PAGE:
FRAMINGHAM (03/23/2000) - Osram Sylvania Inc., a lighting manufacturer in Danvers, Massachusetts, this spring plans to be one of the first users to install pieces of SAP AG's new customer relationship management (CRM) software.
The prospect of rolling out the applications doesn't faze Mehrdad Laghaiean, vice president of information technology at Osram Sylvania. "From a software point of view, we're ready for whatever SAP throws at us," he said.
But the business side of the equation is more complicated. Like several other companies, Osram Sylvania is finding that dealing with the business issues created by CRM systems can be a bigger challenge than installing the software.
SAP's applications will let lighting buyers use the Web to place orders directly with Osram Sylvania, instead of having to negotiate prices with multiple distributors. But the company still wants its network of distributors to deliver and service the products.
"A lot of people have to understand how to [use] this," Laghaiean said. "It's not a simple supply chain, and we're adamant that we don't want to do something to harm our relationship with the distributors." In the end, he added, business managers will have to make the call on how the new system will actually be implemented.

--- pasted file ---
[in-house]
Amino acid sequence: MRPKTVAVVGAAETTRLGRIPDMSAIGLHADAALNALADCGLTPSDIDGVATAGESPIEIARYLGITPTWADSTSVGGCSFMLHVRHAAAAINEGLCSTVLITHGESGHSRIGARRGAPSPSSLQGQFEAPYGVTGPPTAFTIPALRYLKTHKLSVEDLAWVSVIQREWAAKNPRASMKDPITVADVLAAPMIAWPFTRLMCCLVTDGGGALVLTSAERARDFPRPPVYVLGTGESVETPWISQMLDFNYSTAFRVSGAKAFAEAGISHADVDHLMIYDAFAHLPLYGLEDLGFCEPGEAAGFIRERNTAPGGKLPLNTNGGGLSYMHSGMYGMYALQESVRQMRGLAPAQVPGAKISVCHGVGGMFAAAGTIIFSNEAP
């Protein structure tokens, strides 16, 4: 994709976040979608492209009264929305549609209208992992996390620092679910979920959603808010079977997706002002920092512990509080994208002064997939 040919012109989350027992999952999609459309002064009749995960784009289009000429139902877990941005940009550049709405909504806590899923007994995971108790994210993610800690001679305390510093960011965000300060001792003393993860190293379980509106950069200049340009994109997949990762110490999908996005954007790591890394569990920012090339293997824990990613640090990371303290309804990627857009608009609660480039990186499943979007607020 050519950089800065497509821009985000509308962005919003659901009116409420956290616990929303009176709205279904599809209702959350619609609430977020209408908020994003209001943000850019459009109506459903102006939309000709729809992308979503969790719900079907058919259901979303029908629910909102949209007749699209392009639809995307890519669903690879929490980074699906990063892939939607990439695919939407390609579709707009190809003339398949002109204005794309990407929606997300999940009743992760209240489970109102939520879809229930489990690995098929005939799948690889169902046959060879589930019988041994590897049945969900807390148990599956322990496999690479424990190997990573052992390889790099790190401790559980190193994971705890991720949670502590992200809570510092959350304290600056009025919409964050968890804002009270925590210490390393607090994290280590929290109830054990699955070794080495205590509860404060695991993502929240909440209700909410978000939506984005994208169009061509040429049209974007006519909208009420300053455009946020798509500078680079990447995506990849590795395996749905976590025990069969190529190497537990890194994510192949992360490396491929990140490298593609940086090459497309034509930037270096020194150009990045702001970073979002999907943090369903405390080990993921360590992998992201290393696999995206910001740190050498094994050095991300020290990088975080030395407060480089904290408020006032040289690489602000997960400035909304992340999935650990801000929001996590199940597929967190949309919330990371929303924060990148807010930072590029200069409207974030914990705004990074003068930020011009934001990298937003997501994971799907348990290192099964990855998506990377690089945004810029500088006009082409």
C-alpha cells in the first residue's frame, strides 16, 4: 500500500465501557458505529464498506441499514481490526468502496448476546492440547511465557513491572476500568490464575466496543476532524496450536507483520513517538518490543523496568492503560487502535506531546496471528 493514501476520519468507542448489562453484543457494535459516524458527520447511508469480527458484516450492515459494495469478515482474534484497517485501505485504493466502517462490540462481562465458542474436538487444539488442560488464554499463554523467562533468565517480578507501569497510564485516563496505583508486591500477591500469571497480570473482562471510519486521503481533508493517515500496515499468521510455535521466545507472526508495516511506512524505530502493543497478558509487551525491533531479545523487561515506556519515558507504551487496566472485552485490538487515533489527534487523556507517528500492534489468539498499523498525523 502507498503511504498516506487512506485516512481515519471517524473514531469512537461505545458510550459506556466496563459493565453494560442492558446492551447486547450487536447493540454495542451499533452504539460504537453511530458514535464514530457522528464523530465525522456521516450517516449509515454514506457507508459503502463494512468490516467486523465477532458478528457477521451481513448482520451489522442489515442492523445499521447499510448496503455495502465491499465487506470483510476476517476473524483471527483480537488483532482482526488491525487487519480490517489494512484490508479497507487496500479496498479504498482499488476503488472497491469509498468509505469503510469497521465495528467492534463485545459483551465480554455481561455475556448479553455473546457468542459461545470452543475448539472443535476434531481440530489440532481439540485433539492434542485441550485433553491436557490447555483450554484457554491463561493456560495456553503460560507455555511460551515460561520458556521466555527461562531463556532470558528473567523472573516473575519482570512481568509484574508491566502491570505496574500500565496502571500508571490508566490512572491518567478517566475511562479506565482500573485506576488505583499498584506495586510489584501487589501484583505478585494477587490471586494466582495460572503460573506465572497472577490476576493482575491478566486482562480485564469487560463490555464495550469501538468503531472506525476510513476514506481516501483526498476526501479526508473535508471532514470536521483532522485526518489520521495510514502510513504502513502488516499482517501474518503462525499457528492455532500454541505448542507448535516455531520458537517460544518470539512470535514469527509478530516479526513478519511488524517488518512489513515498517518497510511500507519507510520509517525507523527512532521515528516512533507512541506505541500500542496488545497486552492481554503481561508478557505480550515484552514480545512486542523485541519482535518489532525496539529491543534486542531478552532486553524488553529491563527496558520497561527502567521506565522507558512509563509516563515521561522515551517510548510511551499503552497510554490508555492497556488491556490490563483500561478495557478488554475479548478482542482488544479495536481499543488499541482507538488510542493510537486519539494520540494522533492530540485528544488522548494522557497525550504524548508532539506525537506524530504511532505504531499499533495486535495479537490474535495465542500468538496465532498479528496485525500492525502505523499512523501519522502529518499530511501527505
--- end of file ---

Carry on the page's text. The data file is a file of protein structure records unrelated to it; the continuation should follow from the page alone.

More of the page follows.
For Moore Corp. in Toronto, installing CRM software in its Canadian and U.S. operations took just a matter of months. But Tom Doerner, design director for sales solutions at the maker of business forms, has had to labor long and hard to sell executives and end users on the merits of the system.
The system, based on software from StayinFront Inc. in Fairfield, N.J., costs more than $2 million per year to support and upgrade. And Doerner said the chief financial officer was skeptical about its value because of earlier sales initiatives that hadn't paid off.
Doerner eventually developed statistics that showed that heavy users of the software bring in 25 percent more new business than other salespeople. But even that hasn't convinced all 1,400 members of the sales staff to use the software.
Doerner said about 30 percent still don't log onto the system daily. So now he's developing new measurements in an effort to show that heavy users make more money.
Enterprise resource planning systems prod most users to adopt standard business procedures that are built into the software for back-office tasks such as accounting and inventory management. But front-office sales and marketing activities aren't as codified as back-office jobs, and CRM systems need to be more flexible, said Joshua Greenbaum, an analyst at Enterprise Applications Consulting in Berkeley, Calif.